Stony Brook Matters
Fabian

Fabian

Bio: Edward Fabian is the President of American Eagle Systems, an IT firm that provides data protection and audit compliance solutions for clients managing substantial amounts of data.  Through successful completion of numerous high-profile data analysis and migration projects, Mr. Fabian has become a respected and trusted resource engaged to provide detailed and comprehensive data center specific forecasting towards business continuity, risk mitigation and disaster readiness.  In 2011 he purchased American Eagle Systems and functioned as Chief Executive Officer until orchestrating the sale of the corporation to a thriving global enterprise in 2016.  Prior to his current role, Mr. Fabian was employed as a Project Manager for JP Morgan Chase’s Global Technology Infrastructure Group and as a Software Engineer.

Mr. Fabian is a founder and board member of the 501(c)(3) approved organization Brave Hearts For Strong Minds that provides college education funding for children who have lost a parent.  Brave Hearts was established in 2012 and uses a “pay it forward” model that requires all children who receive assistance to maintain involvement by fundraising for future families. Each year families return with a greater desire to create positive change for others who are going through a similar loss. Through 2018, thirteen children have been awarded college funding.

Mr. Fabian received an MBA in Management from Stony Brook University in 2008 and a B.S. in Computer Science from Loyola University Maryland in 2003.   He is the founding chair of the Stony Brook MBA Alumni Network.

Job Title and Company: President, American Eagle Systems Inc.

Degree from SBU: MBA in Management, Class of 2008

What do you wish you had known as a student? That there is just as much, if not more value, in who you meet, than what you learn. I wish I put myself out there more, made connections with more people. Not only fellow students, but professors, alumni, and industries. Be sincere and kind to every person you interact with. Be bold and introduce yourself. Always be networking, not just for personal gain, but to meet new people, new experiences. Treat every moment as growth and a learning experience. Each year I look back and realize how little I knew the year before. Try to take more and more advantage of that.

How do you think experiential learning (internships, service-learning, volunteering, etc.) impacts career success? Have you ever participated in experiential learning?

I think it’s necessary for success. Individual growth is one of the most important parts of life, both personally and towards your career. The more experiences, the more knowledge, the more problem-solving and understanding, the better you’ll be prepared for all aspects of life. Service-learning, charity, volunteering are all pivotal aspects of your success, and will teach you things you didn’t know you were missing. Money is great, but being proud of yourself and your successes is great too. So try many things, see what you like and what you want to succeed in. I run a non-profit and volunteer weekly at Good Shepherd Hospice. The things I learn in those moments are just as important as board meetings and conference calls.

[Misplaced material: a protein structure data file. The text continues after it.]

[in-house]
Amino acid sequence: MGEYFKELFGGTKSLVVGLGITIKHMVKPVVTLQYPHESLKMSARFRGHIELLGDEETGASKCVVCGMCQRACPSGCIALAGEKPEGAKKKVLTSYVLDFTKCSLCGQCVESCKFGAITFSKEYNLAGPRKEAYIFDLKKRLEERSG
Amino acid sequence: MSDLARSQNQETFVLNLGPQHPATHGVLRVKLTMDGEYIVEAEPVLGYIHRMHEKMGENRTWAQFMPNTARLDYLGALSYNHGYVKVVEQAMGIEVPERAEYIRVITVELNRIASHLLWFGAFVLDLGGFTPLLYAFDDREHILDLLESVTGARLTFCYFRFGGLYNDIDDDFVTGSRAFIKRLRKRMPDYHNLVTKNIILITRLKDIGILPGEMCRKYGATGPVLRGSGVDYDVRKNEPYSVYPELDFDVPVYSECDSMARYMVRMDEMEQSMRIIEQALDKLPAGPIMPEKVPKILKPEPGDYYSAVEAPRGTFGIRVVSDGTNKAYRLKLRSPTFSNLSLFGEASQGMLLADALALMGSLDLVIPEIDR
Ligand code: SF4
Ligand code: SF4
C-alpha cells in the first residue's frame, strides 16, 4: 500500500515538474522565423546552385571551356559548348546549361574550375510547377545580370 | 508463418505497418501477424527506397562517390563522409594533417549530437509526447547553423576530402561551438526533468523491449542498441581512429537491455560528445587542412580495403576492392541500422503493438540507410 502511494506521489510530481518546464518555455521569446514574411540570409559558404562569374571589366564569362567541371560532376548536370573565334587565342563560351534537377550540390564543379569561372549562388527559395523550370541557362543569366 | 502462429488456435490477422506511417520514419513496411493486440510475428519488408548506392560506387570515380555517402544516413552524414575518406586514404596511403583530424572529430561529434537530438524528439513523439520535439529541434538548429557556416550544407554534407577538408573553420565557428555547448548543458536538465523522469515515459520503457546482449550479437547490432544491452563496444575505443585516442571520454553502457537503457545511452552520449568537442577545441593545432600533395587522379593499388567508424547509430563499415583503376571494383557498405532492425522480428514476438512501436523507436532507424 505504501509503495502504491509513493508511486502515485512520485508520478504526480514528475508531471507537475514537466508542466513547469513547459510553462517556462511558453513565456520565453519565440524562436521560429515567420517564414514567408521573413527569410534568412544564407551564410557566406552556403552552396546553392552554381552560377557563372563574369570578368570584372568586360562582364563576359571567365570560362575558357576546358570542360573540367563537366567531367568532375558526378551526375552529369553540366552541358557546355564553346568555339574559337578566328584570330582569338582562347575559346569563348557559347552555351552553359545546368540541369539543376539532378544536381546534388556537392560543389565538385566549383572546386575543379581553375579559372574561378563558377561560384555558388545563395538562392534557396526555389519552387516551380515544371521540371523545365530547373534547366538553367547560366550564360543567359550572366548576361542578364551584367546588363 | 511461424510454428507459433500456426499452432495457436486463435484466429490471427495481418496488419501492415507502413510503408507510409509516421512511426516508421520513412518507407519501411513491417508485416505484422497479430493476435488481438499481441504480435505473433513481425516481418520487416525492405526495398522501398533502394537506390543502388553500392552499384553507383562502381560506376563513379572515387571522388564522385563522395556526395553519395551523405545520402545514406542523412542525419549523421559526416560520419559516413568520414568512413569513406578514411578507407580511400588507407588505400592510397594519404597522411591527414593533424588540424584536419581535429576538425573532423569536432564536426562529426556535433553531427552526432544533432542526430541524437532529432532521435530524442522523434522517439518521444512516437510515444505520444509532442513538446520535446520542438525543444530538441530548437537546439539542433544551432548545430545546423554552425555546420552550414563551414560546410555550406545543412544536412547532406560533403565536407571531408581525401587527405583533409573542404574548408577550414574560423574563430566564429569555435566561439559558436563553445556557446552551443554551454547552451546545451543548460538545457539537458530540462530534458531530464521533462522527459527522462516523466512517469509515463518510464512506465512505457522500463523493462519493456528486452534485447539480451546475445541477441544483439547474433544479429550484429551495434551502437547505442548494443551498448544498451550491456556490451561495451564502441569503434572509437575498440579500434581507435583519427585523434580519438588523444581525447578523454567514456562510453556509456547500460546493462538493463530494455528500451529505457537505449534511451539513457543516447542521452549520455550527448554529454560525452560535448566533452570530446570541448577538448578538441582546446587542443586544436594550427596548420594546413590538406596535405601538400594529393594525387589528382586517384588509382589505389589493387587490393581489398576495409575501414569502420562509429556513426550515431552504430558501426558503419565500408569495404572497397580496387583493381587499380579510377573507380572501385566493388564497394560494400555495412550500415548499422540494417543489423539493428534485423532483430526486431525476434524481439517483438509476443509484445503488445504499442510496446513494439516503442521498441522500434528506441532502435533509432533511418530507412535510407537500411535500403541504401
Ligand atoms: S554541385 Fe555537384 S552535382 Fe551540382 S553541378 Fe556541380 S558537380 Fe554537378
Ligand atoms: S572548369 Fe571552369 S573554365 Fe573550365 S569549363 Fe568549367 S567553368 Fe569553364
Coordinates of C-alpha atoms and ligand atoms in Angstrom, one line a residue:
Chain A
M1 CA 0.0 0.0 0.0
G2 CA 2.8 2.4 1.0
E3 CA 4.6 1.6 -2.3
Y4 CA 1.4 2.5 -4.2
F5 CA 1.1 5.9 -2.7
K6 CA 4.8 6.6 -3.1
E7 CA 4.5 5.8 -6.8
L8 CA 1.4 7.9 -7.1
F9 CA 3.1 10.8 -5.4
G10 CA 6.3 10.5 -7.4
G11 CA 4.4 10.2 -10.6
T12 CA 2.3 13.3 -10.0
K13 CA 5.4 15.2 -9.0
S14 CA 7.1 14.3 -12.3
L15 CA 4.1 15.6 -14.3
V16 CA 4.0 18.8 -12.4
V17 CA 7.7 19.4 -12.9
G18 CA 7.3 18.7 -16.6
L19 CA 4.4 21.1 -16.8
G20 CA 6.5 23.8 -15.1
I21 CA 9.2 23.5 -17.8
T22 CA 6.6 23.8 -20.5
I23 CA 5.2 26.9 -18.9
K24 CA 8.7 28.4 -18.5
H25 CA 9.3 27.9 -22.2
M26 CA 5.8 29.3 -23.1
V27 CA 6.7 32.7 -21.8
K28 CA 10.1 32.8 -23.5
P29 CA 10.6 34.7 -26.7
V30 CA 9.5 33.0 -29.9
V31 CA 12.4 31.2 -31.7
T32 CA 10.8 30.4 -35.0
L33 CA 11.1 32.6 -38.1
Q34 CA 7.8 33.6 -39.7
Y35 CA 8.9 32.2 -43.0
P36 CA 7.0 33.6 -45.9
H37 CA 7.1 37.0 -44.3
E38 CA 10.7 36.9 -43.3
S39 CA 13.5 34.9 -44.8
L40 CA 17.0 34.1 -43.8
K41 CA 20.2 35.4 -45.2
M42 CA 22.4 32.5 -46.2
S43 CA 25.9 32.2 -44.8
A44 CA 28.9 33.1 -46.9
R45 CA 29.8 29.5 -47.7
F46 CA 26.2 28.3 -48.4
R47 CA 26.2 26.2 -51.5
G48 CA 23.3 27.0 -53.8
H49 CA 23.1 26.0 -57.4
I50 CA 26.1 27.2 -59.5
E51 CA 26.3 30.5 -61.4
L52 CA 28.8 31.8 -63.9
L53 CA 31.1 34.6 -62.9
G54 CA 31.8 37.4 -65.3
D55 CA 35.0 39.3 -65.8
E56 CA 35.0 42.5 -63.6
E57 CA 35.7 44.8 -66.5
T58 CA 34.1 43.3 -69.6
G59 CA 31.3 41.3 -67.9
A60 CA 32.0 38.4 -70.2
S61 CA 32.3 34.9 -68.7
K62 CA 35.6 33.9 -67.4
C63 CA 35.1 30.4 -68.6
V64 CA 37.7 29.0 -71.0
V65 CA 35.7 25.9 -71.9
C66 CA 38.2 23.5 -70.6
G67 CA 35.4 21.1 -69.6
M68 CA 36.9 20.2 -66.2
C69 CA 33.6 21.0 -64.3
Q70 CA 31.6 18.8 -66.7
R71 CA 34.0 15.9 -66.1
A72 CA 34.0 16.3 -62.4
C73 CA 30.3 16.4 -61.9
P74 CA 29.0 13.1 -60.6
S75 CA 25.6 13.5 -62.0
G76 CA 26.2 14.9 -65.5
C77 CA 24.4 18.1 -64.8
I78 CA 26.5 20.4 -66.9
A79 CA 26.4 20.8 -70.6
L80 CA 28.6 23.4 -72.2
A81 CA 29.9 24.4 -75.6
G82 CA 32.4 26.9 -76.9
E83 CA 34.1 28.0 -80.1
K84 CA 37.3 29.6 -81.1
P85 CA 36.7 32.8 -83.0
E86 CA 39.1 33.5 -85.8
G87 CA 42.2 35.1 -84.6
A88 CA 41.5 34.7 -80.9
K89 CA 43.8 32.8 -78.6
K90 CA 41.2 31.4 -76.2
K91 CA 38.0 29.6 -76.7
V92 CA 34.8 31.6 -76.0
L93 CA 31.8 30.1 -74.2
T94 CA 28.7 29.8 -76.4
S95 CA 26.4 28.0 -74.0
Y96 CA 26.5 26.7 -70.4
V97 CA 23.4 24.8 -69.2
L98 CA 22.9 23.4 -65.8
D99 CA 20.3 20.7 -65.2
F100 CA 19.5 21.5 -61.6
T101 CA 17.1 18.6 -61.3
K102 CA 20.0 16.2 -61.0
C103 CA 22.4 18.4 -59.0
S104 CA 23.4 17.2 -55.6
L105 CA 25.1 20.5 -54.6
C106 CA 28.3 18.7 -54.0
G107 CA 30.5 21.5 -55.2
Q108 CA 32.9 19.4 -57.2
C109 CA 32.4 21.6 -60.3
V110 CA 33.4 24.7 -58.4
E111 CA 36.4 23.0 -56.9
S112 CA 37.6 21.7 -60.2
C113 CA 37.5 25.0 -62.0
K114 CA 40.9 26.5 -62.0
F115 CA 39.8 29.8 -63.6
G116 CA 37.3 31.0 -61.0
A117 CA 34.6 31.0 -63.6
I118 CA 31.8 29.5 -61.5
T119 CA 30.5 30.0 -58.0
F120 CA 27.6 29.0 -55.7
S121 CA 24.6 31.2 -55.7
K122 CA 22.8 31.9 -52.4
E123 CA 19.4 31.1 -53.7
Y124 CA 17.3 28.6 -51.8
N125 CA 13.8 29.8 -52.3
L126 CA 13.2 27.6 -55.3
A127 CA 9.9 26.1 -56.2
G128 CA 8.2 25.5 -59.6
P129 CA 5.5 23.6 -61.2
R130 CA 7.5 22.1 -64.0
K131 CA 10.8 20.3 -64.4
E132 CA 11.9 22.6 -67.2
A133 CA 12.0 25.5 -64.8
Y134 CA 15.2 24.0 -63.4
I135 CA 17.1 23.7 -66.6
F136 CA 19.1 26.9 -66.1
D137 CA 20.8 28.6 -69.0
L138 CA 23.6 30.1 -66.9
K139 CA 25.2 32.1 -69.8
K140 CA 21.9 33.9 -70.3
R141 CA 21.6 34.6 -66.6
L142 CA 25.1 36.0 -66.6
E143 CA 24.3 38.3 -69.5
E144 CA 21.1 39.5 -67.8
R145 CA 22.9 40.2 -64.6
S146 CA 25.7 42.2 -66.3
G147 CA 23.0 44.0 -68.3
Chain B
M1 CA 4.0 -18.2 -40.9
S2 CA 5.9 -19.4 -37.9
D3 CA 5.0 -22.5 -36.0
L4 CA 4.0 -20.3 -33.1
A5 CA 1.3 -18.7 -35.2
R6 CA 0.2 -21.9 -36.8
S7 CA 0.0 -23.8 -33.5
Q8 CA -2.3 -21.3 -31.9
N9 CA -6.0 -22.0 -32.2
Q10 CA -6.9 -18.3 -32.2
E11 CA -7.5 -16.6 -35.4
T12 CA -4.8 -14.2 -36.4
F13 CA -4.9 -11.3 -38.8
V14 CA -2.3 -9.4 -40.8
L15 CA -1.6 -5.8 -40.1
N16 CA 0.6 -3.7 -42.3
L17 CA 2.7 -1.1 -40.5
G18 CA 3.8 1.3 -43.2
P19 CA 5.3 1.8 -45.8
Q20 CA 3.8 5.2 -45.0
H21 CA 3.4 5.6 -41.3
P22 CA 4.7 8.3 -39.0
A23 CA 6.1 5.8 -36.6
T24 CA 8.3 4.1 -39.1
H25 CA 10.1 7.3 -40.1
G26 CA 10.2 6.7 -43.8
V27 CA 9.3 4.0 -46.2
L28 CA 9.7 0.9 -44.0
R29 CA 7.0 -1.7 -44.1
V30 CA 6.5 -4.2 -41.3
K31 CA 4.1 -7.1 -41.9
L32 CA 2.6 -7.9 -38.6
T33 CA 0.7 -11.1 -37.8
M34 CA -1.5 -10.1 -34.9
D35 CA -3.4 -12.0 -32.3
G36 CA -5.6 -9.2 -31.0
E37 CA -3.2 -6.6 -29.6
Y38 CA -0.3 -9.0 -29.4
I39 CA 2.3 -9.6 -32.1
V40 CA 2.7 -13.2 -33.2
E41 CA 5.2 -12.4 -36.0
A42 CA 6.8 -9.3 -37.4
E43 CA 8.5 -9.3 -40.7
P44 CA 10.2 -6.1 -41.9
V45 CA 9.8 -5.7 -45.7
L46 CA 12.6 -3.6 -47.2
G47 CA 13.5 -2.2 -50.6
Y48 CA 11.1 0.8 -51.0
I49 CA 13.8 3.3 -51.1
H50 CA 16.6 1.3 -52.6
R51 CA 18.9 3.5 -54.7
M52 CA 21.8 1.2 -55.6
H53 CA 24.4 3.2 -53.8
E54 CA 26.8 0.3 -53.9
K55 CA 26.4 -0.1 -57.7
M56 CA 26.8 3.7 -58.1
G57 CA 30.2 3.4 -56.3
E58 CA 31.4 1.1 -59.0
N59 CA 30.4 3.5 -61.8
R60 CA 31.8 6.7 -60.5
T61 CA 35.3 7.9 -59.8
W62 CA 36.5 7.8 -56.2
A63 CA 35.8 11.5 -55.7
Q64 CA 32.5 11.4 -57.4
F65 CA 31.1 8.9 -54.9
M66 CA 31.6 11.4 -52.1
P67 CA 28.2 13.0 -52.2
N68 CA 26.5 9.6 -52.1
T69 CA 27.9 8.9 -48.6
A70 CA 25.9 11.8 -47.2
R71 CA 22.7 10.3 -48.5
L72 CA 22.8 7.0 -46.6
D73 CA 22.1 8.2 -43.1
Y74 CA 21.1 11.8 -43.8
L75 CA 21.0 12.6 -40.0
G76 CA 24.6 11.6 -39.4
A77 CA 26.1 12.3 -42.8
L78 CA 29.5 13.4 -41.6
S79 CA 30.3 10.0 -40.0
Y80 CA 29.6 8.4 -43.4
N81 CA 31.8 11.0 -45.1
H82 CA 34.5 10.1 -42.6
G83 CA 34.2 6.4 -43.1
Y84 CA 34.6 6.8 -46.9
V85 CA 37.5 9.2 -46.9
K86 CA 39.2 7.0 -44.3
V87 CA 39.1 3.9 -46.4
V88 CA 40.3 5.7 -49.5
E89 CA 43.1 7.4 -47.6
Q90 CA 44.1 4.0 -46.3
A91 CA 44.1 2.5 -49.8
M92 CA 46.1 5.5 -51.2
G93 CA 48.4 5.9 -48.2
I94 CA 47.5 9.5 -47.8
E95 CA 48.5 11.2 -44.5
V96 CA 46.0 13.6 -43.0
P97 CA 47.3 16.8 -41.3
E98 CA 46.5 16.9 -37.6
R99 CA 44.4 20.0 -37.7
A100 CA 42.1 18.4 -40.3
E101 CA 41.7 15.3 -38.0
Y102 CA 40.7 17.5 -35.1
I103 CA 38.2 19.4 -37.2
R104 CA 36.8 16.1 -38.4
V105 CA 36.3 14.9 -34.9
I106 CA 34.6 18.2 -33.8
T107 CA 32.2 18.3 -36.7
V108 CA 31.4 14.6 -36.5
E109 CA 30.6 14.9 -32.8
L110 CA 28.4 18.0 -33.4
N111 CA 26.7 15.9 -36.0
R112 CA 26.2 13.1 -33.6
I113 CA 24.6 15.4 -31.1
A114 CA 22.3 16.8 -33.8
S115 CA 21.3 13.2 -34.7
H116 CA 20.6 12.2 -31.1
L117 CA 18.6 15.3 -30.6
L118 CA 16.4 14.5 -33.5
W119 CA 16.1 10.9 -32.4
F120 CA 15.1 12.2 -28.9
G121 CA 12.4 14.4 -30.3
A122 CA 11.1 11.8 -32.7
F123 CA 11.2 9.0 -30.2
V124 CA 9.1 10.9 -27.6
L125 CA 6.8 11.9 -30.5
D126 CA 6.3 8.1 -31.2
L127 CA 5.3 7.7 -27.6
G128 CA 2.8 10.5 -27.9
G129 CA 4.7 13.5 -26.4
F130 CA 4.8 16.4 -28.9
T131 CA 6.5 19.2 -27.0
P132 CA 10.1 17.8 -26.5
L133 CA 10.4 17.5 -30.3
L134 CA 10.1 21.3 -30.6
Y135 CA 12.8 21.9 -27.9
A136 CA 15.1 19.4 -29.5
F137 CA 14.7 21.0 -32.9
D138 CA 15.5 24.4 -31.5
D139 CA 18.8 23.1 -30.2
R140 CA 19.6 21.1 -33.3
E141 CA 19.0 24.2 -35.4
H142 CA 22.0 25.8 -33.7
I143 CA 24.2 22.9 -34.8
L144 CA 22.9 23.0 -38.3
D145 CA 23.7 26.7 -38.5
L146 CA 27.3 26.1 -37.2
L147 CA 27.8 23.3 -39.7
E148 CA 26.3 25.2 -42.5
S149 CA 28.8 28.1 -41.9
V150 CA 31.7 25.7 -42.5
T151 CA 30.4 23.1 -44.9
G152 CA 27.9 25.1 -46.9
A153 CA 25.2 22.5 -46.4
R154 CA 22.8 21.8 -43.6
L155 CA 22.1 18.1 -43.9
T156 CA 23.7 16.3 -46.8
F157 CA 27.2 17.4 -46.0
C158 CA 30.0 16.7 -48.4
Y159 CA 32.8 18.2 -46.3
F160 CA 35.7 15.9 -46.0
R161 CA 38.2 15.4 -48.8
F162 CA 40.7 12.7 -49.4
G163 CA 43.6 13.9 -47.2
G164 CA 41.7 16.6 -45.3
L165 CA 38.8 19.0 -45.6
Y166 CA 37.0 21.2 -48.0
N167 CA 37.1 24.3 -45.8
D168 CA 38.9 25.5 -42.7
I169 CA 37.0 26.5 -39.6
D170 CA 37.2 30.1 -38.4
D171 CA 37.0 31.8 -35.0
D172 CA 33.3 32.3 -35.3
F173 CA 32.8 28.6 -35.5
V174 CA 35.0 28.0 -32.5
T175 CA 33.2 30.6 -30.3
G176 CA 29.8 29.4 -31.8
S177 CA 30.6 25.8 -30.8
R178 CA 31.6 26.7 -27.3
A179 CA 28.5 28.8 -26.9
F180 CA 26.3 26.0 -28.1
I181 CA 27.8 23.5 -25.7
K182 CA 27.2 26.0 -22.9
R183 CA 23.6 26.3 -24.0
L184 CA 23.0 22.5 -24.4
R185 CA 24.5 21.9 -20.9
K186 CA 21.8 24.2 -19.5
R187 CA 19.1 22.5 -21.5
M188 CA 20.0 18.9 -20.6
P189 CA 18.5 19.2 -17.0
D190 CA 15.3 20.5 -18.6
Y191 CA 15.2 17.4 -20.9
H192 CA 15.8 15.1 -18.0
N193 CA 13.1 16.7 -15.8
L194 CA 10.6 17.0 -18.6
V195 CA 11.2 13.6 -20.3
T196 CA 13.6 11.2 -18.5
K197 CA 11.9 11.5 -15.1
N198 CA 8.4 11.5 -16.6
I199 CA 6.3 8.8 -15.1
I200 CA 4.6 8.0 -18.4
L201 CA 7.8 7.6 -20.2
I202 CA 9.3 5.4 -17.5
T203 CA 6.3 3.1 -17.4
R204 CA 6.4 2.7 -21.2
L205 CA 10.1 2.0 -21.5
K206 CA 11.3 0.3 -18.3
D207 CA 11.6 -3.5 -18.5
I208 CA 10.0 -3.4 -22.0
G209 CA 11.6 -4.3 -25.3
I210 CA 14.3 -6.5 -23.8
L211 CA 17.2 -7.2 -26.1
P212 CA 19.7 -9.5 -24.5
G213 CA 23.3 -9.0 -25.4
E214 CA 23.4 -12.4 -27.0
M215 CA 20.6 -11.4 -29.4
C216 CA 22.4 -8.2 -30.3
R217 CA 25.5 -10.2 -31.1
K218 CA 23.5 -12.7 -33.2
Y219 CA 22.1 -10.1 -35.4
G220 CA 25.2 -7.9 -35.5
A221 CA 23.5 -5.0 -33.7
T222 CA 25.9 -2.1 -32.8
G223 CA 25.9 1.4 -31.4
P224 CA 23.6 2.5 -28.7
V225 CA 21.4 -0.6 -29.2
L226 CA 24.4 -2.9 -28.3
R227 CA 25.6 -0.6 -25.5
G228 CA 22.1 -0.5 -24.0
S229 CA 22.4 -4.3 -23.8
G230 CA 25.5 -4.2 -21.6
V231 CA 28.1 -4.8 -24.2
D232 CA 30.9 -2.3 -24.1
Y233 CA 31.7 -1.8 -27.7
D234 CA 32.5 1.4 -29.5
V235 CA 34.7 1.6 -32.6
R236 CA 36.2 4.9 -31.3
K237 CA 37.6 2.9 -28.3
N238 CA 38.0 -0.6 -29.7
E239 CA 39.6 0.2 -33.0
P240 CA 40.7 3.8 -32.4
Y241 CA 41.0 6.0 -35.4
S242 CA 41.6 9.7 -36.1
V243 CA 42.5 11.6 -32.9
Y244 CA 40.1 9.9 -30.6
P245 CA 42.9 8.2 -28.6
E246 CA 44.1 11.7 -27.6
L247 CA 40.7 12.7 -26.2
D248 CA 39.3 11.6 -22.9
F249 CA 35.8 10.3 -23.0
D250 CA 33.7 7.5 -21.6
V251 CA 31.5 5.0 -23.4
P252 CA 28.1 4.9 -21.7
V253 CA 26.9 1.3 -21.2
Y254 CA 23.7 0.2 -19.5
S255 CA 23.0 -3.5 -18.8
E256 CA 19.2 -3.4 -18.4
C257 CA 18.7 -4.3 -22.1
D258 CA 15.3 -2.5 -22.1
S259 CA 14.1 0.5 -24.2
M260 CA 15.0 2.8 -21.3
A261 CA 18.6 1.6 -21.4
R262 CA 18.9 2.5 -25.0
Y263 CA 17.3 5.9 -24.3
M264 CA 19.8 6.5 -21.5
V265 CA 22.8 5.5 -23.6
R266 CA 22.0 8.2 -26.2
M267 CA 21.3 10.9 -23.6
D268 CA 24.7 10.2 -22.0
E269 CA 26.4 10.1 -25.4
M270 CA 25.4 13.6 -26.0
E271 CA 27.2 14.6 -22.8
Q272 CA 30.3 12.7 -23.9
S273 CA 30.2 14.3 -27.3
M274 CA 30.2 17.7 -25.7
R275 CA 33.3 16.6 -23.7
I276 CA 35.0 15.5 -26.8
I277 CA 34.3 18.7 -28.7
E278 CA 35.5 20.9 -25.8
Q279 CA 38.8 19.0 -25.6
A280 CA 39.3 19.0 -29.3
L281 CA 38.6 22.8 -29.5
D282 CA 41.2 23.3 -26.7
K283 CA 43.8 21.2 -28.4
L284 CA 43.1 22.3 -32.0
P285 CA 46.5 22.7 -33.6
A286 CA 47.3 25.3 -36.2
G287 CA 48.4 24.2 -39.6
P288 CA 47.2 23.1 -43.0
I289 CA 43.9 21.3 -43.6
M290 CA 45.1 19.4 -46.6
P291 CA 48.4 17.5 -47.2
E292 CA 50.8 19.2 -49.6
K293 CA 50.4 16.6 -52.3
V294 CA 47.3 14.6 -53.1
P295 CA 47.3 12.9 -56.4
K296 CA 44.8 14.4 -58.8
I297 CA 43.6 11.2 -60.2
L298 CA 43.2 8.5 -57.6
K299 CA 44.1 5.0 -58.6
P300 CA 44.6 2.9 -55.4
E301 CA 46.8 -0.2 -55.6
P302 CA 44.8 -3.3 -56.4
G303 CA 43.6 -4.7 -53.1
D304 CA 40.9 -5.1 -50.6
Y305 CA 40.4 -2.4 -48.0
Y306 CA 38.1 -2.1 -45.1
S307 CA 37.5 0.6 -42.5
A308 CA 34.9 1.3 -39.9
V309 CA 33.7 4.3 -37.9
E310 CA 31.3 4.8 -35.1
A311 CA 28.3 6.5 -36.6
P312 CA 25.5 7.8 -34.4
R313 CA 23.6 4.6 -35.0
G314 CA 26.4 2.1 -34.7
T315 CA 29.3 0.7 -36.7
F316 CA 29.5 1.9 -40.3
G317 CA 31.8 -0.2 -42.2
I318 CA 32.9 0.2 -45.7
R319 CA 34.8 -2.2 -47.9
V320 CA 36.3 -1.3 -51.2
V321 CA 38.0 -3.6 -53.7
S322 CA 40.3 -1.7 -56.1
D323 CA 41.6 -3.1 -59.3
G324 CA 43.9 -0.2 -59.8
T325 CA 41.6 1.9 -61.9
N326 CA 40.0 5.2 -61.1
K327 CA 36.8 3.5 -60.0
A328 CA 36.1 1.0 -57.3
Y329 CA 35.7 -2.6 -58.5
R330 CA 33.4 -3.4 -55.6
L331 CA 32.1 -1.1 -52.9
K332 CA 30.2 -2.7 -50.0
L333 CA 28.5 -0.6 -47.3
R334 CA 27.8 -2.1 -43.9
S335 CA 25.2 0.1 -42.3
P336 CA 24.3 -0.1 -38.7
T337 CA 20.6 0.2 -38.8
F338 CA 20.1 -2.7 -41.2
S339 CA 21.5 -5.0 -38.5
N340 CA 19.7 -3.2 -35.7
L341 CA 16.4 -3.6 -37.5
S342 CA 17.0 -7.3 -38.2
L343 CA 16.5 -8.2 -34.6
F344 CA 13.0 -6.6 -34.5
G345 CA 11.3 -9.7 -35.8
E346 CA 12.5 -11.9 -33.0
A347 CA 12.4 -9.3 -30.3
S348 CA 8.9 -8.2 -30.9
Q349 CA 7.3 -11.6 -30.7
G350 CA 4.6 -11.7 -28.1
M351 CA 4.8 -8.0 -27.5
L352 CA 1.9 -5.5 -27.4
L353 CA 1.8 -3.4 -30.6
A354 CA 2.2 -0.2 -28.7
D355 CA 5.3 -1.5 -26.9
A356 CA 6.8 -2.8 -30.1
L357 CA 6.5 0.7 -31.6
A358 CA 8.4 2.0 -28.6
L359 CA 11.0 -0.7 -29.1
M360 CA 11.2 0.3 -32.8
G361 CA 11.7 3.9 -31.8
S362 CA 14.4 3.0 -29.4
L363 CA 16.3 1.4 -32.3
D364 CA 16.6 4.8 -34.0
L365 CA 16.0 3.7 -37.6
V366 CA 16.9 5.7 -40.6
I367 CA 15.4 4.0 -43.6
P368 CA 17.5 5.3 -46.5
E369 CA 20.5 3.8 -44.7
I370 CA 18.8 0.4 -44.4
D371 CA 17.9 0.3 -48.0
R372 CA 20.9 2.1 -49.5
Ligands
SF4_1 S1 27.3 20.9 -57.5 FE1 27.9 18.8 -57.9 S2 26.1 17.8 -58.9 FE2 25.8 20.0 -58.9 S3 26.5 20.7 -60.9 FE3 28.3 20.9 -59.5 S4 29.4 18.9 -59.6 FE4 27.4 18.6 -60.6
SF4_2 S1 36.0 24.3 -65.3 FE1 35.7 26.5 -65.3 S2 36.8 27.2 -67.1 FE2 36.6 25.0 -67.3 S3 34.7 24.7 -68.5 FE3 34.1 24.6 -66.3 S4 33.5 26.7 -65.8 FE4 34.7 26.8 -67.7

Have you hit any roadblocks in your career? If so, how did you re-evaluate and continue to progress forward?

I hit roadblocks on a weekly basis. I think it’s important to never think you can’t ask for help, to reach out to people for support and assistance, to not be afraid to try and make mistakes. I can’t imagine anyone has had a career without some issues along the way, overcoming is part of success. Never take it personally, even if you fail, you’ve learned something. Don’t make the same mistake again. Never sacrifice your morals or ethics, no reward will make up for the long term implications of doing so. You’ll fail at times, that’s perfectly ok. We all have and will again.

In what ways can students make the most of their free time?

Your career and work isn’t everything. People always say to find a job you love and you’ll never really be working. I think it’s perfectly OK to find a job you like, and love what you do when you get home. Find things that make you happy, that you’re proud of, that help others. There are many ways to get personal satisfaction while also being productive, and it’ll help you along your path. Waste some time for sure, but not all the time. Know when you have true free time, or when you have time where you should be helping your future. There is time for both, but make sure you follow through on taking advantage of it. Make friends, true friends. Be yourself, be honest, have integrity. Find people that really take to you, in your true self. Go someplace new or do something different every once in a while. You may love to fish, or hike, or skydive. It may be your passion in life, but you’ll never know unless you try it.

 

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